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Friday, January 13, 2017

Update: MEBO Metabolomic Profiling Pilot Study

UPDATE:  METABOLOMIC PROFILING PILOT STUDY

Last week I called the PhD, Research Coordinator of our MEBO Metabolomic Profiling Study at the Metabolomics Innovation Centre & Wishart Laboratory, University of Alberta, Canada. We had our first private phone conversation for almost an hour, and we bonded well. Previously, our phone conversations were conferences calls involving the MEBO team and her research lab's team. She understood much better what the program was about and what our specific needs are, since she took over this study a year after it was launched. She said she wanted to talk with Dr. Wishart to get instructions on how to proceed. This is what the decided to do moving forward,


The final count of usable samples received for this study is 17. I discussed the project with Dr Wishart and he suggested we start with 3 assays:

1) DI-MS http://www.metabolomicscentre.ca/services/1

2) NMR http://www.metabolomicscentre.ca/services/2
3) GC-MS Organic Acids assay http://www.metabolomicscentre.ca/services/25

I have attached a link to our website for each assay so that you can have a look at the range of metabolites that will be covered.

Our MEBO Scientific Director, Irene Gabashvili, Ph.D., who is going to attempt to identify various causes of breath/body odor and find solutions to them, wrote the following response to this update,


Your NMR assay lists most metabolites we tested in the past - at least half a dozen of them were found at higher concentrations in blood, one (Indoxyl sulfate) was found to be elevated in urine in up to 50% of our patients. Perhaps we could start from this assay? Other tests also sound interesting.

I'm glad to see that using a Nuclear Magnetic Resonance, (NMR) instrument, the study will search for many metabolites and note their levels, some of which are odorous at some point of their metabolic pathway. After the raw data is obtained, the lab will use a control group of over 3,000 subjects who do not have odor issues. I think this study is very promising, and may offer our community solutions, not only to TMAU, but to other conditions, which sufferers of Primary TMAU or Secondary TMAU may also have.

We at MEBO Research are most grateful to the lab staff and to Dr. Irene Gabashvili for working on this pilot study without incurring cost to MEBO.

María

María de la Torre
Founder and Executive Director

A Public Charity
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6 comments:

Stephanie said...

His is honestly the most promising research I've heard about! Very exciting. My own odor has never been 'fishy'... at least not that I've heard of. And tma was only slightly elevated. Would love to know what metabolites are causing issues for many of us. For me, the odor is transient which means it probably has something to with Diet (which has not been helped at all by the low choline Diet) fingers crossed!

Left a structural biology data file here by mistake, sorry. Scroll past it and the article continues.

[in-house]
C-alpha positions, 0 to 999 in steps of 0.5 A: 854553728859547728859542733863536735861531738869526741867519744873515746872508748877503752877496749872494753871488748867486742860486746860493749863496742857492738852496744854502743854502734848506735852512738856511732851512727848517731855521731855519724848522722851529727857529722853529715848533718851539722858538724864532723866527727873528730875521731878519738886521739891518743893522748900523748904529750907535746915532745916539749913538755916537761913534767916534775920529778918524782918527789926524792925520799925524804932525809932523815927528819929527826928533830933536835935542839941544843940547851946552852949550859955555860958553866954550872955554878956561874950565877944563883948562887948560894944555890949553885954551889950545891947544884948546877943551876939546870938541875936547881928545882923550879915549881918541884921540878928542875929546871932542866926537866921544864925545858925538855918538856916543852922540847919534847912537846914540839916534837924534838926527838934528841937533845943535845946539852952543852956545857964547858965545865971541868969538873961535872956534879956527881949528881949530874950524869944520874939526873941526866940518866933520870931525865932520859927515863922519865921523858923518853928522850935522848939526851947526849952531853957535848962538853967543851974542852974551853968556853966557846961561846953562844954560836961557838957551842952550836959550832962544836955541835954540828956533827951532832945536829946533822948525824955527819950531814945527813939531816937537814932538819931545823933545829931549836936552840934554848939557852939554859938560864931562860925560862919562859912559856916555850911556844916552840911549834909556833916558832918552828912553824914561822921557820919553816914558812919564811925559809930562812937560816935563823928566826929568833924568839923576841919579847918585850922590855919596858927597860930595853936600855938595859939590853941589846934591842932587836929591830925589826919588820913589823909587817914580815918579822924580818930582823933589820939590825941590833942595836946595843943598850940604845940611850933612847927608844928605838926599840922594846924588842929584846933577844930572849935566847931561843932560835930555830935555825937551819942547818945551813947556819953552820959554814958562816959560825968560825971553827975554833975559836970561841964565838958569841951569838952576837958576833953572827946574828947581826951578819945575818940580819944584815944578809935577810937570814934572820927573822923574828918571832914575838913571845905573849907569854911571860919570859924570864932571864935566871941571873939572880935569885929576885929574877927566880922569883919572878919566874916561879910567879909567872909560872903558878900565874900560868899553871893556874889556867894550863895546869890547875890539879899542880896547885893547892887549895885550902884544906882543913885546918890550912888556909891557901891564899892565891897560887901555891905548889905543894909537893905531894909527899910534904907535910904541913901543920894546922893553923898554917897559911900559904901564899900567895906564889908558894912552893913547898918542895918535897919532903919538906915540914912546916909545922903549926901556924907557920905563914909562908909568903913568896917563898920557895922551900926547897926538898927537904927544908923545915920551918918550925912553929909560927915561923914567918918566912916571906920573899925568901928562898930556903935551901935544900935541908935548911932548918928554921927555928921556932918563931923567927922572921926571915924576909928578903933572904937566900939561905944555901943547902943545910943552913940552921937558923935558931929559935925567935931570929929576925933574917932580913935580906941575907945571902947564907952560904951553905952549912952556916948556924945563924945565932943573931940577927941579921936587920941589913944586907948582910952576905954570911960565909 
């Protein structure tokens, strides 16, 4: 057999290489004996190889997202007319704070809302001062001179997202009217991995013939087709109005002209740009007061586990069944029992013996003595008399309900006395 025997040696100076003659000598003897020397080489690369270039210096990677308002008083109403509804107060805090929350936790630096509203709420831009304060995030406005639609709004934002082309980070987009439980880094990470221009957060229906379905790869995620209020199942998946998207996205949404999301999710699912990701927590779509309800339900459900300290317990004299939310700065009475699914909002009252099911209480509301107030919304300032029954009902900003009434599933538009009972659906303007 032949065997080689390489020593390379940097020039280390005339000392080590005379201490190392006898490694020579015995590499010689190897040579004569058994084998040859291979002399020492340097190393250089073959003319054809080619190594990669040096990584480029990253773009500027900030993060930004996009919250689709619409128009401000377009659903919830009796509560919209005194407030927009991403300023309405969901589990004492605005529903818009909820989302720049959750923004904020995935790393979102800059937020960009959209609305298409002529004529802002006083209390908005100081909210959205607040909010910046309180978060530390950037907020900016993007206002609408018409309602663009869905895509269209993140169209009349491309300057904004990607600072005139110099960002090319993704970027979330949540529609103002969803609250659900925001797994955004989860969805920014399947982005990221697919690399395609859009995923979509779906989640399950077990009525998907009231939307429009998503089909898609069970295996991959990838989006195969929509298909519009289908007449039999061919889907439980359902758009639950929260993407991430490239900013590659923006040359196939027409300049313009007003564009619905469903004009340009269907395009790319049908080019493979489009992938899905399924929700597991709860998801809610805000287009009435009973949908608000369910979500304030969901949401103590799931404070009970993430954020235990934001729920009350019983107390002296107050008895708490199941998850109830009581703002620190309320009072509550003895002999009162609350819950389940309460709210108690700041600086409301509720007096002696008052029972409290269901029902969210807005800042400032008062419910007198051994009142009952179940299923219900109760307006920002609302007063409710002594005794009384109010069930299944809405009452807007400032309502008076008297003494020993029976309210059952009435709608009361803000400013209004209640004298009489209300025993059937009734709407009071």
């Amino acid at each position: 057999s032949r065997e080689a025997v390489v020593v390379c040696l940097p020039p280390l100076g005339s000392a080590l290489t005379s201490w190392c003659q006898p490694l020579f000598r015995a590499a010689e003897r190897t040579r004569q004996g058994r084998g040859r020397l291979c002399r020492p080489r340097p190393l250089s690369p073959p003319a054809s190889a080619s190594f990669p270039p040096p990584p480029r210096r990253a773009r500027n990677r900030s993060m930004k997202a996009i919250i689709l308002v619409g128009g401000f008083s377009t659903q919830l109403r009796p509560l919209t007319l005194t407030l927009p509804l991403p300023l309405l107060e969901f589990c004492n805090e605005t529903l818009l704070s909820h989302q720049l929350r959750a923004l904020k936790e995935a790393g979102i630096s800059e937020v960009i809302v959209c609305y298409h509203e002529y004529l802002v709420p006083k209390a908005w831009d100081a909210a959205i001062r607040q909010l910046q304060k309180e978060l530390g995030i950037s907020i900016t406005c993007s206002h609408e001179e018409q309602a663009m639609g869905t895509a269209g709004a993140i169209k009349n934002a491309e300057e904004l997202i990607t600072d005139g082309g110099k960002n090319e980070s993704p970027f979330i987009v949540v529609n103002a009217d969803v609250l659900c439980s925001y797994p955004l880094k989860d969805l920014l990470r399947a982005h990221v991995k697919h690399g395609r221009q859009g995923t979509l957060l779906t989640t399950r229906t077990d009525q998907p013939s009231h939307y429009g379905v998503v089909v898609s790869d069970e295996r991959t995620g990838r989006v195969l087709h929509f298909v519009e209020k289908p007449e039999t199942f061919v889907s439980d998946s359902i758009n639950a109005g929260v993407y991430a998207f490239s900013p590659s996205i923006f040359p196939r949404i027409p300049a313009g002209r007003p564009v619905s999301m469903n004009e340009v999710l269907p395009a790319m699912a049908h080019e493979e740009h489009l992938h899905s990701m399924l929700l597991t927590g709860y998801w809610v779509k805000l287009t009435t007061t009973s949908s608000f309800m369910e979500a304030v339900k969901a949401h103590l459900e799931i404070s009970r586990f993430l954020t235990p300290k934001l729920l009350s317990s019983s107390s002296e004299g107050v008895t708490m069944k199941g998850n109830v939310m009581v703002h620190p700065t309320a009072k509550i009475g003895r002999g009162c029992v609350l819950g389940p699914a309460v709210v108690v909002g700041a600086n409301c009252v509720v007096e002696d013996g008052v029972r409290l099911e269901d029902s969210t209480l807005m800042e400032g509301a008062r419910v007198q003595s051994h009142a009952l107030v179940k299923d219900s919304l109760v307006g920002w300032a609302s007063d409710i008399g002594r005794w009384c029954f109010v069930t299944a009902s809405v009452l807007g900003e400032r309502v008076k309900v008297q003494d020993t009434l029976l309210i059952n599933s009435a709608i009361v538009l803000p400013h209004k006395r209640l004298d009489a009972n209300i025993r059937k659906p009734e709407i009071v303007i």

Jan 13, 2017, 3:59:00 PM
Carol W. said...

Indican (indoxyl sulfate) is a product of tryptophan metabolism. Tryptophan is a precursor to serotonin. ..... I'd be looking at hyperpermeable gut lining ("leaky gut") coupled with high commensal clostridia spp. (via American Gut Project); these bacteria slow gut motility, draw water out of the intestine, create a high energy harvest from diet (necessitating fewer calories to maintain weight), and make serotonin. If serotonin is high, I'd expect indicant is high. .... I'd also be looking at protein digestive enzyme levels, since if protein is not well digested, it putrefies in the intestine, which would be exacerbated by slow gut motility. .... I'd also look at skatole levels. .... And I'd be testing for celiac disease (genetic risk, fecal fat % > 20%, gliadin Ab, and tissue transglutaminase 2 Ab (will only go high in longstanding cases of celiac). Celiac tends to have leaky gut..... I'd be looking at other causes of leaky gut such as stress, high cortisol, alcohol, NSAIDs, capsaicin from chiles and hot sauce, food lectins, wheat, whole wheat, allergic foods, processed foods, saturated fats, too much fat in the diet in general, emulsifiers, etc.

Jan 14, 2017, 2:50:00 AM
Carol W. said...

Adding on, I'd also look at p-cresol which comes from tyrosine metabolism, and can also be related to proteus vulgaris and proteus mirabilis gut bacteria.

Jan 14, 2017, 3:24:00 AM
Anonymous said...

Es muy emocionante e interesante,saber que habrá una solución para muchos problemas de mal olor,yo por ejemplo tengo hipermetioninemia aislada,me provoca mal olor corporal y halitosis severa,he hecho la dieta correspondiente de mi enfermedad sin resultado alguno,mi mal olor continua,mil gracias por su valiosa investigación de todos nosotros los enfermos de diferentes enfermedades que provocan mal olor,muchas gracias!!!!

Jan 14, 2017, 9:32:00 AM
Unknown said...

Please consider:
acetate levels in urine
citrulline
dimethylamine
putrescin derivates
indole-3 derivates you already got

Jan 18, 2017, 3:39:00 PM
Anonymous said...

If we find a certain chemical that is common how do we even find a cure? Do we create some sort of tablet to neutralise it?

Jan 27, 2017, 7:31:00 AM
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